Becky Sumrall said that when God impressed a call on her heart as a young girl, she was ready to say yes.
And that readiness, she said, was because of Sunbeams, Girls in Action, Acteens and everything she had learned through those programs.
“Because of all that experience, I was receptive to that call, and it was powerful enough that it’s driven the rest of my life,” she said.
It drove Sumrall first down the aisle of a camp in Georgia where she made her commitment public at 16, though she had no idea what form a life of ministry would take for her.
“I didn’t know what the call was for, I just knew I had to do something,” she said.
With that in mind, the counselor who met her at the altar told her that God might have lots of things for her to do, just to watch and see what He did.
So Sumrall has watched — and God has led her through seasons of teaching school, working on several church and associational staffs and directing inner-city apartment ministry. She served as adult missions and ministry specialist on the Tennessee WMU staff.
And for the past 15 years, she’s watched as God has worked through Begin Anew, Middle Tennessee’s branch of Christian Women’s Job Corps and Christian Men’s Job Corps, which she serves as executive director.
“She has spent the last 40 years investing in the lives of women to help them fulfill their call to serve the Lord,” said Vickie Anderson, executive director of Tennessee WMU. “Her ministry has empowered women of all social classes and has led to not only changes in individual lives but also communities as a whole.”
Because of this, Sumrall is this year’s recipient of the Dellanna West O'Brien Award for Women's Leadership Development, which recognizes a Baptist woman who mentors other women to become leaders.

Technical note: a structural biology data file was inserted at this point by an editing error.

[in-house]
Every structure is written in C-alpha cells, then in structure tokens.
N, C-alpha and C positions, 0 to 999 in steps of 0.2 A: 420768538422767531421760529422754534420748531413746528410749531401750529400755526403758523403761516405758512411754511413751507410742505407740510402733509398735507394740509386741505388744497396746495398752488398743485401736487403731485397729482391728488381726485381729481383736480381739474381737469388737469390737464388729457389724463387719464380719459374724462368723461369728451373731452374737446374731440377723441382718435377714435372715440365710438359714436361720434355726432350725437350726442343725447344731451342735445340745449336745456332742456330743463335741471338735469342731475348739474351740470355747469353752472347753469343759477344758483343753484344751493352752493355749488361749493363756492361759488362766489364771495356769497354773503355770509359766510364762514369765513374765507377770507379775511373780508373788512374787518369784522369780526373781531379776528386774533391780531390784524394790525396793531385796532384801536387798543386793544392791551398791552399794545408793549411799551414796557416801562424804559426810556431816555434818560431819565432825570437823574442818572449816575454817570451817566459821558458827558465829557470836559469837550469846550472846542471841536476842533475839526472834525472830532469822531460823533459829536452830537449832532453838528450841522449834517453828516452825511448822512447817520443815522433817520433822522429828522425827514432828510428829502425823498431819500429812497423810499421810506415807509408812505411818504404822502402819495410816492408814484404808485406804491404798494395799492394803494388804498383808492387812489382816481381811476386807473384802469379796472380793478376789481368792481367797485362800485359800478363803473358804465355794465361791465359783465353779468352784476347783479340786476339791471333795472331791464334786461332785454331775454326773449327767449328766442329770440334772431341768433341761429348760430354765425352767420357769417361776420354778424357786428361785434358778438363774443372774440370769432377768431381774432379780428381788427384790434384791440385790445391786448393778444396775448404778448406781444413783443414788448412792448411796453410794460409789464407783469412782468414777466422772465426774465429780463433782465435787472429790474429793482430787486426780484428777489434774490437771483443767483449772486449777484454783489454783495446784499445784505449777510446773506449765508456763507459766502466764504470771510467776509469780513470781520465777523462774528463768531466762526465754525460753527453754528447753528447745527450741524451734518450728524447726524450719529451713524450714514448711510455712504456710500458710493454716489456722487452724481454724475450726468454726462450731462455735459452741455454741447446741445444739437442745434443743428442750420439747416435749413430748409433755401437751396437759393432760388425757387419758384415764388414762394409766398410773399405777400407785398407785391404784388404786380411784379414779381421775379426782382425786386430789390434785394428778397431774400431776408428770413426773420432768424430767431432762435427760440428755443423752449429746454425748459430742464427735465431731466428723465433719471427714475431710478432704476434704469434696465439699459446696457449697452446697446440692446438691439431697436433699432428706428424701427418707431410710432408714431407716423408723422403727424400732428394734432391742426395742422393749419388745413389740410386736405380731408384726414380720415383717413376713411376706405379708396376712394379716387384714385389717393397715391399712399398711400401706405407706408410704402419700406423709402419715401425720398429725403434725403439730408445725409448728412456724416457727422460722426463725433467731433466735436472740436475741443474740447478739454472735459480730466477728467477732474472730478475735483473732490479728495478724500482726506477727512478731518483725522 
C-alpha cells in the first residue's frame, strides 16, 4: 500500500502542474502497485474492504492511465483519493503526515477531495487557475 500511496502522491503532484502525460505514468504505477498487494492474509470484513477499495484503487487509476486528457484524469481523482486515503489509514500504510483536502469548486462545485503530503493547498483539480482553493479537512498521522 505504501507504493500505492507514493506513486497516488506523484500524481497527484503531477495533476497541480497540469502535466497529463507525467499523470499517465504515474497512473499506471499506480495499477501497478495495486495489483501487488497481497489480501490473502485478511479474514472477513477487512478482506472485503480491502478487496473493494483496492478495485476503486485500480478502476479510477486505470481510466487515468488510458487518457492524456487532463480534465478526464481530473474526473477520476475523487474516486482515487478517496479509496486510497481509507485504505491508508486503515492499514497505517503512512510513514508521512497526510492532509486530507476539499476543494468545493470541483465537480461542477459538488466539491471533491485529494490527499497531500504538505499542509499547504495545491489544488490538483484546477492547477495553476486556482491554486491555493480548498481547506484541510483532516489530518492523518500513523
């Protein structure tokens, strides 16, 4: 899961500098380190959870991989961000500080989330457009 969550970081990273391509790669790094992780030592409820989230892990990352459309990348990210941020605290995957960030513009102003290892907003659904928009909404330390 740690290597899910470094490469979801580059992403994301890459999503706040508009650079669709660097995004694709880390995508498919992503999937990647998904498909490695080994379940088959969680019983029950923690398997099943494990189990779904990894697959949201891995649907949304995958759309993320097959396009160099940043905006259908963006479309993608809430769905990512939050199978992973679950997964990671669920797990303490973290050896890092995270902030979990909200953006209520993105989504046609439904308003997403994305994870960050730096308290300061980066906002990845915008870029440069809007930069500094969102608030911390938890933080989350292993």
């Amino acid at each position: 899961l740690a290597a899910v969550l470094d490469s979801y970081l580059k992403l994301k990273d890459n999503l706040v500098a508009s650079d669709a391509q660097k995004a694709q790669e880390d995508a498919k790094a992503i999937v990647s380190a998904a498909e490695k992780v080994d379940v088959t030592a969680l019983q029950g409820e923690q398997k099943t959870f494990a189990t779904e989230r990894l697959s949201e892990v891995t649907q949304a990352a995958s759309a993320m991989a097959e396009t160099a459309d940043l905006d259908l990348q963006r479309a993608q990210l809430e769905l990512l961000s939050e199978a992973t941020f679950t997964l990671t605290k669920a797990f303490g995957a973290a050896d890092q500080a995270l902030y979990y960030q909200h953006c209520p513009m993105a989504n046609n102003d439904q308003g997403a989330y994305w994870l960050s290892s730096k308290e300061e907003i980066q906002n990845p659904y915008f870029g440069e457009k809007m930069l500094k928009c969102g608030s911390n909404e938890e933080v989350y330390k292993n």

The award comes with a $2,500 grant given by WMU Foundation to help further the ministry she leads at Begin Anew.
In each position Sumrall has held, “she has shown her selfless ability as a servant leader to influence other women to become leaders, all the while leading with personal integrity,” Anderson said. “This constant drive and servant leadership has led to the transformation of thousands of lives and has enabled countless (women) to follow and develop their own call and continue their path of transformation with her support and encouragement.”
Sumrall said that would have never been possible without WMU encouraging her and shaping her. After she committed to the call to ministry, her mom — a longtime WMU leader — began to find ways for her to explore her call, from going to camps to shadowing missionaries. That investment carried on as colleagues poured into her along the way.
And working on the state WMU staff “developed some of the leadership and organizational skills that really prepared me to step out of there and lead at Begin Anew,” Sumrall said.
She said she is grateful to still be fulfilling the call she heard as a teen.
“WMU feels like home to me,” she said. “I think that’s why this award means so much — it’s who I am and who developed me.”